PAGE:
Tonsillectomy and Adenoidectomy

Impacts nearly one million a year

It is estimated that around a million patients have a Tonsillectomy or Adenoidectomy or both (T and A) in this country each year.  Obviously this procedure has a large impact on the health of many of our children, as well as on our health care budget.

The question of tonsils and whether patients should keep them or lose them has divided physicians for years. Needless to say many articles have been written on the subject and a number of serious studies have been performed to try and determine who, if anyone, should get their tonsils out.  The adenoids are closely related to the tonsils and their importance in causing disease has also been carefully studied.

It is well known that the tonsils and adenoids are closely related to ear disease in children with recurrent tonsillitis and ear infections.  Research performed in the 60's and 70's showed that some children carry large numbers of disease causing bacteria in their throat. It was found that performing a Tonsillectomy and adenoidectomy reduced the number of dangerous bacteria in these children.  The most obvious change in throat bacteria was a reduction in the number of children who carried Strep. It is important to remember, however, that viruses are felt to be as important in recurrent tonsillitis as bacteria and these were also reduced following tonsillectomy.

The immunological systems of children with recurrent tonsil disease have been shown to maintain higher than normal levels of antibodies.  Following removal of the tonsils and adenoids these antibody levels return to normal

Adenoids are known to cause other problems besides recurrent infections.  They are located behind the nose, "above and behind" the soft palate. If they are enlarged they can block the nasal airway and prevent the child from breathing through his nose.  Unfortunately, this "mouth breathing" has been associated with abnormal jaw growth. These children frequently require braces and palate expanders to correct this problem.  Modern orthodontists are aware of this problem and refer these children for improvement of nasal breathing before applying the mouth appliance.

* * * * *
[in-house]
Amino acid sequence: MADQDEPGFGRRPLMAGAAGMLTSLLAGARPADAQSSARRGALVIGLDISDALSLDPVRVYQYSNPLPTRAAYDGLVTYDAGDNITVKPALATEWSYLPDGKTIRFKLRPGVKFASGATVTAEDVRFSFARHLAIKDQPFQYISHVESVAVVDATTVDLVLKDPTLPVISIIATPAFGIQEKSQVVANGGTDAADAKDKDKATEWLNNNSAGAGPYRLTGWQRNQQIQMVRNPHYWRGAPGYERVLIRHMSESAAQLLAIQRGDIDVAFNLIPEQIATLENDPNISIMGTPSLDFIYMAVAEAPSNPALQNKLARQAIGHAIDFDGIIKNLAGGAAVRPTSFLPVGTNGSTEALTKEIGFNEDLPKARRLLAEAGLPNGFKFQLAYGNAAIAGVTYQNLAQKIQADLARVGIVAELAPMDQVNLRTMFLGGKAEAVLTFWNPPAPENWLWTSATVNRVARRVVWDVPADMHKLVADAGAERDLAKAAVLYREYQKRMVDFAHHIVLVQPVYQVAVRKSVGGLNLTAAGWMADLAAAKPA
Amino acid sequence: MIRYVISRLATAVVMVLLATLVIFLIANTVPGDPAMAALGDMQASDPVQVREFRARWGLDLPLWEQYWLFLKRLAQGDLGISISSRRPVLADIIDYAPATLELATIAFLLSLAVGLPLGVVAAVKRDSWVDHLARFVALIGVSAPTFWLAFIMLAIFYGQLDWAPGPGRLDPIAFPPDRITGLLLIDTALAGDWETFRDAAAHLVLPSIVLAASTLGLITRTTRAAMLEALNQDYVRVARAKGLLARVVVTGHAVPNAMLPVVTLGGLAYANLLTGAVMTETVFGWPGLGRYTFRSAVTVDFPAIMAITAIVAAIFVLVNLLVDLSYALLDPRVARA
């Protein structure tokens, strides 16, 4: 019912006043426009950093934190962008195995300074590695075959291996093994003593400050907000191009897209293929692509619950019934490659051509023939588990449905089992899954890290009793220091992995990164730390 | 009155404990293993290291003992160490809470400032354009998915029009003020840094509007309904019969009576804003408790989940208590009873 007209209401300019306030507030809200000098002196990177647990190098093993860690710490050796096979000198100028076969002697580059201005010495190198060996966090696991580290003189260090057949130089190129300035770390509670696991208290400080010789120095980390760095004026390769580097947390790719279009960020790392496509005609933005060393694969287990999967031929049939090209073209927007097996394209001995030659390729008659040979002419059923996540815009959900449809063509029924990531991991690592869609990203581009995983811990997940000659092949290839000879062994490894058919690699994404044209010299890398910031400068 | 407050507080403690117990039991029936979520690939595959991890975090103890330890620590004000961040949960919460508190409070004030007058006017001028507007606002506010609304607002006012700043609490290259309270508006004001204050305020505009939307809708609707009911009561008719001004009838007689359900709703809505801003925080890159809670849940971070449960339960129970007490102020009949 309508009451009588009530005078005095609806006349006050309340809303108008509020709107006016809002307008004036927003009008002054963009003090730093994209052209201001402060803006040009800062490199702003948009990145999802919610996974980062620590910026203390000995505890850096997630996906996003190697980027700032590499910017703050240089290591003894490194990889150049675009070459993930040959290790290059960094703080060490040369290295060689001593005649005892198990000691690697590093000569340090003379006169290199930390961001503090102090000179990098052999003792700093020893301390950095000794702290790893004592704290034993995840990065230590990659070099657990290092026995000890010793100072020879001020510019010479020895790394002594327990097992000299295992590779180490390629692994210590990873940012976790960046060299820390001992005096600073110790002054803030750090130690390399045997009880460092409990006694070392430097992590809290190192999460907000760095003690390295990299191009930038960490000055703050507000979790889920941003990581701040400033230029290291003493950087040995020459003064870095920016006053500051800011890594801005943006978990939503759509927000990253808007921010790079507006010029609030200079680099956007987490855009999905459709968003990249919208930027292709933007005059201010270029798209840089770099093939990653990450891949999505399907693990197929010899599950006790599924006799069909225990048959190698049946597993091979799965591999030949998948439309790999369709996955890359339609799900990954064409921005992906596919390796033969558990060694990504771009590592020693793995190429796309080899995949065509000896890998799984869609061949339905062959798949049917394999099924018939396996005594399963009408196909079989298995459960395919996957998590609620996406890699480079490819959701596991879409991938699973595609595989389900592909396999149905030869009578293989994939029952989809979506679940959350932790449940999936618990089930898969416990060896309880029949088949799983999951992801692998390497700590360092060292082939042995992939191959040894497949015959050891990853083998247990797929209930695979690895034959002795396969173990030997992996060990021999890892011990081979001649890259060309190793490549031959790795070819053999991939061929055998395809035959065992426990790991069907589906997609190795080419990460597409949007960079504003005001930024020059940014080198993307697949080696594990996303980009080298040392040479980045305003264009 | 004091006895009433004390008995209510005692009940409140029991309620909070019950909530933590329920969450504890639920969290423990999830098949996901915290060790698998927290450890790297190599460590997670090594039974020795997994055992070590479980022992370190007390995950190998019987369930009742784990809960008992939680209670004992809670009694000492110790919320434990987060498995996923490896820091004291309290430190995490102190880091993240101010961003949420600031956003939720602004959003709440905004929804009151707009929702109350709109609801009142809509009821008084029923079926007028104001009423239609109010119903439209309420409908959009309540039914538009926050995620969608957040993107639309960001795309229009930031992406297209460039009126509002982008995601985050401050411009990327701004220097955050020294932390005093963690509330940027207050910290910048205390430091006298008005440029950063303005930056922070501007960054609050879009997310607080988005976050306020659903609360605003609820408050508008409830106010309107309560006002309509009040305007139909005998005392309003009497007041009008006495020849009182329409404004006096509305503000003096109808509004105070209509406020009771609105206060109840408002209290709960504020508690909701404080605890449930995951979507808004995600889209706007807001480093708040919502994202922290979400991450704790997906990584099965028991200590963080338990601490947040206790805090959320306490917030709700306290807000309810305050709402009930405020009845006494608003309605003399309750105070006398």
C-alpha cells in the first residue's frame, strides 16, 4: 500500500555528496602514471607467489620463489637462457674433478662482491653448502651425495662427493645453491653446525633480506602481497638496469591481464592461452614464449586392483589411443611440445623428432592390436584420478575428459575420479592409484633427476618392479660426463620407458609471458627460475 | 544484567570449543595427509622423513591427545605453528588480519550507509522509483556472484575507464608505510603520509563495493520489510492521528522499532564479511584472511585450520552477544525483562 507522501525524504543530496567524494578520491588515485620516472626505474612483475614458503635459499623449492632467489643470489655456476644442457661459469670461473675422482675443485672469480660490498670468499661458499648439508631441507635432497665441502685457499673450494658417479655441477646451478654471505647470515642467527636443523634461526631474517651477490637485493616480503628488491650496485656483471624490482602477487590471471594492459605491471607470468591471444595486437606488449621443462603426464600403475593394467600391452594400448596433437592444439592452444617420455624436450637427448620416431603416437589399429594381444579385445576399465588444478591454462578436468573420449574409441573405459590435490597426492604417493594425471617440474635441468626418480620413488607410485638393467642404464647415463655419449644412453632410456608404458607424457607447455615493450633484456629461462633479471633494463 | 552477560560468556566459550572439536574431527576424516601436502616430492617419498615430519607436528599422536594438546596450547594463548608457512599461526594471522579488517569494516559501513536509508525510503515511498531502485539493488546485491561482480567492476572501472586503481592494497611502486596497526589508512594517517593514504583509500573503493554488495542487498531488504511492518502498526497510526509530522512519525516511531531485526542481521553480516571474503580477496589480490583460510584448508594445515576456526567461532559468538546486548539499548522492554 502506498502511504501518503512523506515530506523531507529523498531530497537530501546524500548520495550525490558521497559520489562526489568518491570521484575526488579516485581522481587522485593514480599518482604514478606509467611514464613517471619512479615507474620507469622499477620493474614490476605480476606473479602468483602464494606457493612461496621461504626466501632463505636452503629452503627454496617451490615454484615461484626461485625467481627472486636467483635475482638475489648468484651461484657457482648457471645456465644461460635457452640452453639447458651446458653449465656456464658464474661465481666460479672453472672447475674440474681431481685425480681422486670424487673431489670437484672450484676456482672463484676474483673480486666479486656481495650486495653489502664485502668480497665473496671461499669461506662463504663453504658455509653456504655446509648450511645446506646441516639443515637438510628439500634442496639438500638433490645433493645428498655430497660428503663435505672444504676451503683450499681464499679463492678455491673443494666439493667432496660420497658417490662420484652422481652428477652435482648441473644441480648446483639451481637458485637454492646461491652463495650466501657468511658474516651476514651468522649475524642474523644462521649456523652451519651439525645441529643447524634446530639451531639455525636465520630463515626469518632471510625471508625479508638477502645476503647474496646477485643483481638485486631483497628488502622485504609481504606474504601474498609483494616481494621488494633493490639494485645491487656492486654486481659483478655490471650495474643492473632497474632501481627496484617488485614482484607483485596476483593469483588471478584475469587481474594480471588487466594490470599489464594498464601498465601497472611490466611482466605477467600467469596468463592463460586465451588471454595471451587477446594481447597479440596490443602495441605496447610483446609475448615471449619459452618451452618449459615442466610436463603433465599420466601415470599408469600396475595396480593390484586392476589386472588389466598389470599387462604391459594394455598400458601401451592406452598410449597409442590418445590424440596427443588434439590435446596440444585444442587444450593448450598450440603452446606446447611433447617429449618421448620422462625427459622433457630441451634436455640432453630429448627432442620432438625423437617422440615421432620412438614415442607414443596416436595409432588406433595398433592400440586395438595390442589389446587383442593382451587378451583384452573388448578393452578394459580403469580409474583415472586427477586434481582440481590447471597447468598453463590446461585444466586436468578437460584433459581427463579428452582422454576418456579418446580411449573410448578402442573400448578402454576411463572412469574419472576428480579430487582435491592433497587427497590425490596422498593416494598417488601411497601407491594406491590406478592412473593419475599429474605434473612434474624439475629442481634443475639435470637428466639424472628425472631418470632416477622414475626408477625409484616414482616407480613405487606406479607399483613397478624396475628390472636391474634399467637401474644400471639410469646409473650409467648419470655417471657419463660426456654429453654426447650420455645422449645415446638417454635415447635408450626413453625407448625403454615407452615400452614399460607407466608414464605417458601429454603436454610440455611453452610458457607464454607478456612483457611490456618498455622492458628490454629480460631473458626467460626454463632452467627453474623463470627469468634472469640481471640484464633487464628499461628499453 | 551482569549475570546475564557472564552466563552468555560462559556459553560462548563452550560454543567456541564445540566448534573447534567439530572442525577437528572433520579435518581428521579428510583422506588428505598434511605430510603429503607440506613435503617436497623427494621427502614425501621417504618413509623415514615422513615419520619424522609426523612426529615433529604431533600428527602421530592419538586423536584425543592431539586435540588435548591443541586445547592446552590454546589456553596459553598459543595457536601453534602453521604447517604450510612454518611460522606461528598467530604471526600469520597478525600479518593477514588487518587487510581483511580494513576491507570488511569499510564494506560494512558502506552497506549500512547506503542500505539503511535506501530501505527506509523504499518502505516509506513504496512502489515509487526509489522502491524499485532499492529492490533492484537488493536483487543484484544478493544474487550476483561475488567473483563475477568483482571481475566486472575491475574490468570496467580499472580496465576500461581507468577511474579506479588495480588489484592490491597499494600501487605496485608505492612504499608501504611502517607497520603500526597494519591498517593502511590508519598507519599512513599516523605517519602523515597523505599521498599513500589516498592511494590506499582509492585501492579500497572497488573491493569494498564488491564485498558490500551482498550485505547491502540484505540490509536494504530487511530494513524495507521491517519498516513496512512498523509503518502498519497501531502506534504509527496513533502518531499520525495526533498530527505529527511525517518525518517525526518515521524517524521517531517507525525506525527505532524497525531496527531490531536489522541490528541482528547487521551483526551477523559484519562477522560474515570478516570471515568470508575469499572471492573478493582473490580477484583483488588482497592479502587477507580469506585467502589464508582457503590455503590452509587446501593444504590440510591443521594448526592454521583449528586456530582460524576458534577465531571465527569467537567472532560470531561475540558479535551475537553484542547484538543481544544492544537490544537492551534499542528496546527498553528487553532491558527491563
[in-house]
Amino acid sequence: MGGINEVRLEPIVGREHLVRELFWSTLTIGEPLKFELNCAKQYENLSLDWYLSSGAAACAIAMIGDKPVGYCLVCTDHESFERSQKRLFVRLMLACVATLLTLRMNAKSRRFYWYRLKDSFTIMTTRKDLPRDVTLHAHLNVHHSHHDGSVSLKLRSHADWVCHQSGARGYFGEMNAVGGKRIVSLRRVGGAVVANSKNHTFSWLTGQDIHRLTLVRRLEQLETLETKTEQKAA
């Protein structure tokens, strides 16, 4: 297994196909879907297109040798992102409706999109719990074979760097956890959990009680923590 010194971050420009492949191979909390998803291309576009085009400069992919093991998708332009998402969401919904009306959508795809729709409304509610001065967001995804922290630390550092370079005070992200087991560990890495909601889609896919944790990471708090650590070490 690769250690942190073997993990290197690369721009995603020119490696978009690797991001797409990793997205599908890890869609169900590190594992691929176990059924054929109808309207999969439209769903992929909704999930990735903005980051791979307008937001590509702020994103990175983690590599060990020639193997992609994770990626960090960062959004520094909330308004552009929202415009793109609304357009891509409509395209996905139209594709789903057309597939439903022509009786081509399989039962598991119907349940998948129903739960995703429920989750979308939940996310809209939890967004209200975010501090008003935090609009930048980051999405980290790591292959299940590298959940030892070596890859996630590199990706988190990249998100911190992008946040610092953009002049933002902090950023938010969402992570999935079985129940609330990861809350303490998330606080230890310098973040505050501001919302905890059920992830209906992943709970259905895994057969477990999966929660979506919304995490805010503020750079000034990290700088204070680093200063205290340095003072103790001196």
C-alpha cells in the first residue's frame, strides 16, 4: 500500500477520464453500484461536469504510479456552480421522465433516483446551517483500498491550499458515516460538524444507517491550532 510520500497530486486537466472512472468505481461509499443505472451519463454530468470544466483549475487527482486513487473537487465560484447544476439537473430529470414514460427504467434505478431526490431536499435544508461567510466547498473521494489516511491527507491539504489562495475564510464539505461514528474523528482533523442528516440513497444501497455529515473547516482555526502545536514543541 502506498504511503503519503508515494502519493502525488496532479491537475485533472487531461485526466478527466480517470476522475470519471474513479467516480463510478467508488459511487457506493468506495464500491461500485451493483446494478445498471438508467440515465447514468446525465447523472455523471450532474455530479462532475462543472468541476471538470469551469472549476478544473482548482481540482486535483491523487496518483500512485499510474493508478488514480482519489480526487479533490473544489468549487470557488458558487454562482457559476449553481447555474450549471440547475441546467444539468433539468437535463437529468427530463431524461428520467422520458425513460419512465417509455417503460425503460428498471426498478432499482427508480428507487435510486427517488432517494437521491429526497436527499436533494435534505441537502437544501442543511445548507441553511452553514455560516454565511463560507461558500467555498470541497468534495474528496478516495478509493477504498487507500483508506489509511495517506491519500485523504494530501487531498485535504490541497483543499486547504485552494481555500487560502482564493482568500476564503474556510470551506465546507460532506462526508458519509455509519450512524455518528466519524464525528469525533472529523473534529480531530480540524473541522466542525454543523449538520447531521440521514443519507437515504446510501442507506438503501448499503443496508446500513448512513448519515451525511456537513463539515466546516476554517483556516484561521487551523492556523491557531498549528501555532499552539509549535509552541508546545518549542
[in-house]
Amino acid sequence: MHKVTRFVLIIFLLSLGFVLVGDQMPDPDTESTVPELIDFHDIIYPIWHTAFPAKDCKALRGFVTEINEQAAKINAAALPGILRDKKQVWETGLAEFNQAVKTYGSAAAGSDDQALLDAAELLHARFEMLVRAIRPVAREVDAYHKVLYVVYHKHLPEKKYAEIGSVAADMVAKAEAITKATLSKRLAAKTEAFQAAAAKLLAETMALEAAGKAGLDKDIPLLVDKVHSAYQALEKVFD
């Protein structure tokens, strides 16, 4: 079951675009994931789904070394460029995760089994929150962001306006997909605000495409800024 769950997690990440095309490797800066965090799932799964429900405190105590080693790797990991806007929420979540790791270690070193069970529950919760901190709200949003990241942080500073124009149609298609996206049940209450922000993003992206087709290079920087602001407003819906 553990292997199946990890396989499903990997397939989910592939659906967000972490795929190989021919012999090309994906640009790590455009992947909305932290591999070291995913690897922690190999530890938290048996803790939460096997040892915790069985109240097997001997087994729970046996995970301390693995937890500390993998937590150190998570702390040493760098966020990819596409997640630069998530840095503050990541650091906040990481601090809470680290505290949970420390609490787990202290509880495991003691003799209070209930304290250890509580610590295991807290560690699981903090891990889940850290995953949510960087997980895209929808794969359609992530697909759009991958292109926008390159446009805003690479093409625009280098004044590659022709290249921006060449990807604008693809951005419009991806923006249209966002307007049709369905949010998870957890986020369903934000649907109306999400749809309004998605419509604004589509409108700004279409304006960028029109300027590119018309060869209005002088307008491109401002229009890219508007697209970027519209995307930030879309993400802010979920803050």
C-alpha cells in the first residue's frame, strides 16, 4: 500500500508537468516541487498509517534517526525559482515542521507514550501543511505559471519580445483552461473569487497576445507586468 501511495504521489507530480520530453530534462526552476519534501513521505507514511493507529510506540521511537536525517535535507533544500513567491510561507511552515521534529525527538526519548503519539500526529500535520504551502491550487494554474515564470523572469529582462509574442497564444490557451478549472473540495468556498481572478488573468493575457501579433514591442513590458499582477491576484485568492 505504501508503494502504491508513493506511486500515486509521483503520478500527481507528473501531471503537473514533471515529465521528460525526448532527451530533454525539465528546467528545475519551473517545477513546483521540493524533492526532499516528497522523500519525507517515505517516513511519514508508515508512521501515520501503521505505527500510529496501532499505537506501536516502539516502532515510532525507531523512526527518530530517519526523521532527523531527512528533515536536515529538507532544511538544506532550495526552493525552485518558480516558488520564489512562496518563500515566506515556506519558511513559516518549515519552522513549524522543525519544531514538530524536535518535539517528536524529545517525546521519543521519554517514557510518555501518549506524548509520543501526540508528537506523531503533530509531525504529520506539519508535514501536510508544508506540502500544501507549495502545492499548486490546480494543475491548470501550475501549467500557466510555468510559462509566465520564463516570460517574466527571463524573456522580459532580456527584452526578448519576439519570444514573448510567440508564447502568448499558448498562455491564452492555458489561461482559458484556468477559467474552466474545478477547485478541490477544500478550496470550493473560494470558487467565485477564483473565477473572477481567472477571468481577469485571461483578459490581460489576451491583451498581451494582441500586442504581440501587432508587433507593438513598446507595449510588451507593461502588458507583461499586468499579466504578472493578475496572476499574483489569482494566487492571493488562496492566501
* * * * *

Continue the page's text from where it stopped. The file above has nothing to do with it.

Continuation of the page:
Adenoids are located next to the tube which lets air behind the eardrum (the Eustachian tube).  If they block this tube, the child will have trouble with fluid behind the ear, and possibly ear infections.  This is an important problem because the eardrum is like a bass drum in that if you fill it with fluid it will not work.  Children with this problem have a hearing loss which can affect their language development. Fortunately it is easily treatable.

The operation "Tonsillectomy and Adenoidectomy" has been a subject of controversy for years.  The frequency of this operation has varied with the fashion of the times. I think that medical treatment should be directed by knowledge and common sense, not by fashion.

Obviously if a patient is not having trouble with his tonsils, they should be left alone.  If a patient does have problems with recurrent episodes of tonsillitis (more than three or four a year), or complications of enlarged adenoids (including ear disease or nasal obstruction) then that patient needs treatment.

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Dr. Franklin Douglis is Board Certified by the American Board of Otolaryngology Head and Neck Surgery (Ear, Nose, and Throat) and has passed his certification in Sleep Medicine.  Dr. Douglis is a recent Diplomate of the American Board of Obesity Medicine.  He attended the University Of Maryland School Of Medicine and completed his specialty training at the University of Maryland Hospital in Baltimore, Maryland. He has a strong interest in general health and overall wellness.  Dr. Douglis has been practicing medicine in Conroe, Montgomery County Texas, Spring, Harris County Texas and the Houston area since 1982.  This site is intended for U.S. Residents only.

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